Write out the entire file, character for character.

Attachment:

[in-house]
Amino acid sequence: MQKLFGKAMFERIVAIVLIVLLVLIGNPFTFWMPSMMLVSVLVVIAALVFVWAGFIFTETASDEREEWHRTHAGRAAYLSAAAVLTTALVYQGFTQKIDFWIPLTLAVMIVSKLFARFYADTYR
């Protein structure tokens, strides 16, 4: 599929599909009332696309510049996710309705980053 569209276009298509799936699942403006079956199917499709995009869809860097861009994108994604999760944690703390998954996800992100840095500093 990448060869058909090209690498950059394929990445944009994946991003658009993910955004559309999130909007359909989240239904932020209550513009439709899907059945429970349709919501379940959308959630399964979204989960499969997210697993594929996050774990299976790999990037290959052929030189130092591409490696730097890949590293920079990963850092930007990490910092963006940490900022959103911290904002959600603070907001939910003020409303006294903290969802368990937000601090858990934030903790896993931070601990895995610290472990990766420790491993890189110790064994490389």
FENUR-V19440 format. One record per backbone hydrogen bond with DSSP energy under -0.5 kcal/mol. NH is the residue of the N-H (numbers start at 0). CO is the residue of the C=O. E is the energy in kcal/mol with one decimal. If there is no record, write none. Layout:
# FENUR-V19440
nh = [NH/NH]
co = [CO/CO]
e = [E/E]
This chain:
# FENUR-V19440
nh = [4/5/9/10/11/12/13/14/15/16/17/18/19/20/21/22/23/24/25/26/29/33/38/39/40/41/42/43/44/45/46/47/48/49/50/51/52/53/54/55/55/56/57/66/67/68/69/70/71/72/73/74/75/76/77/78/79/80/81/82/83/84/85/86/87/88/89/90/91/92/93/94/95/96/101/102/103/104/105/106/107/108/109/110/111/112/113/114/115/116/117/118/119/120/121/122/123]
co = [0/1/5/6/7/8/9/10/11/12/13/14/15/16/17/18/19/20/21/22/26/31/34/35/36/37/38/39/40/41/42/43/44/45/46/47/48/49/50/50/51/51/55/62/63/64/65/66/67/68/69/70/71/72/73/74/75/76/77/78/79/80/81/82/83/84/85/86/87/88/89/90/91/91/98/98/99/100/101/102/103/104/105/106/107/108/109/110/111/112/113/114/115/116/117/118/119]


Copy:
[in-house]
Amino acid sequence: MQKLFGKAMFERIVAIVLIVLLVLIGNPFTFWMPSMMLVSVLVVIAALVFVWAGFIFTETASDEREEWHRTHAGRAAYLSAAAVLTTALVYQGFTQKIDFWIPLTLAVMIVSKLFARFYADTYR
């Protein structure tokens, strides 16, 4: 599929599909009332696309510049996710309705980053 569209276009298509799936699942403006079956199917499709995009869809860097861009994108994604999760944690703390998954996800992100840095500093 990448060869058909090209690498950059394929990445944009994946991003658009993910955004559309999130909007359909989240239904932020209550513009439709899907059945429970349709919501379940959308959630399964979204989960499969997210697993594929996050774990299976790999990037290959052929030189130092591409490696730097890949590293920079990963850092930007990490910092963006940490900022959103911290904002959600603070907001939910003020409303006294903290969802368990937000601090858990934030903790896993931070601990895995610290472990990766420790491993890189110790064994490389």
FENUR-V19440 format. One record per backbone hydrogen bond with DSSP energy under -0.5 kcal/mol. NH is the residue of the N-H (numbers start at 0). CO is the residue of the C=O. E is the energy in kcal/mol with one decimal. If there is no record, write none. Layout:
# FENUR-V19440
nh = [NH/NH]
co = [CO/CO]
e = [E/E]
This chain:
# FENUR-V19440
nh = [4/5/9/10/11/12/13/14/15/16/17/18/19/20/21/22/23/24/25/26/29/33/38/39/40/41/42/43/44/45/46/47/48/49/50/51/52/53/54/55/55/56/57/66/67/68/69/70/71/72/73/74/75/76/77/78/79/80/81/82/83/84/85/86/87/88/89/90/91/92/93/94/95/96/101/102/103/104/105/106/107/108/109/110/111/112/113/114/115/116/117/118/119/120/121/122/123]
co = [0/1/5/6/7/8/9/10/11/12/13/14/15/16/17/18/19/20/21/22/26/31/34/35/36/37/38/39/40/41/42/43/44/45/46/47/48/49/50/50/51/51/55/62/63/64/65/66/67/68/69/70/71/72/73/74/75/76/77/78/79/80/81/82/83/84/85/86/87/88/89/90/91/91/98/98/99/100/101/102/103/104/105/106/107/108/109/110/111/112/113/114/115/116/117/118/119]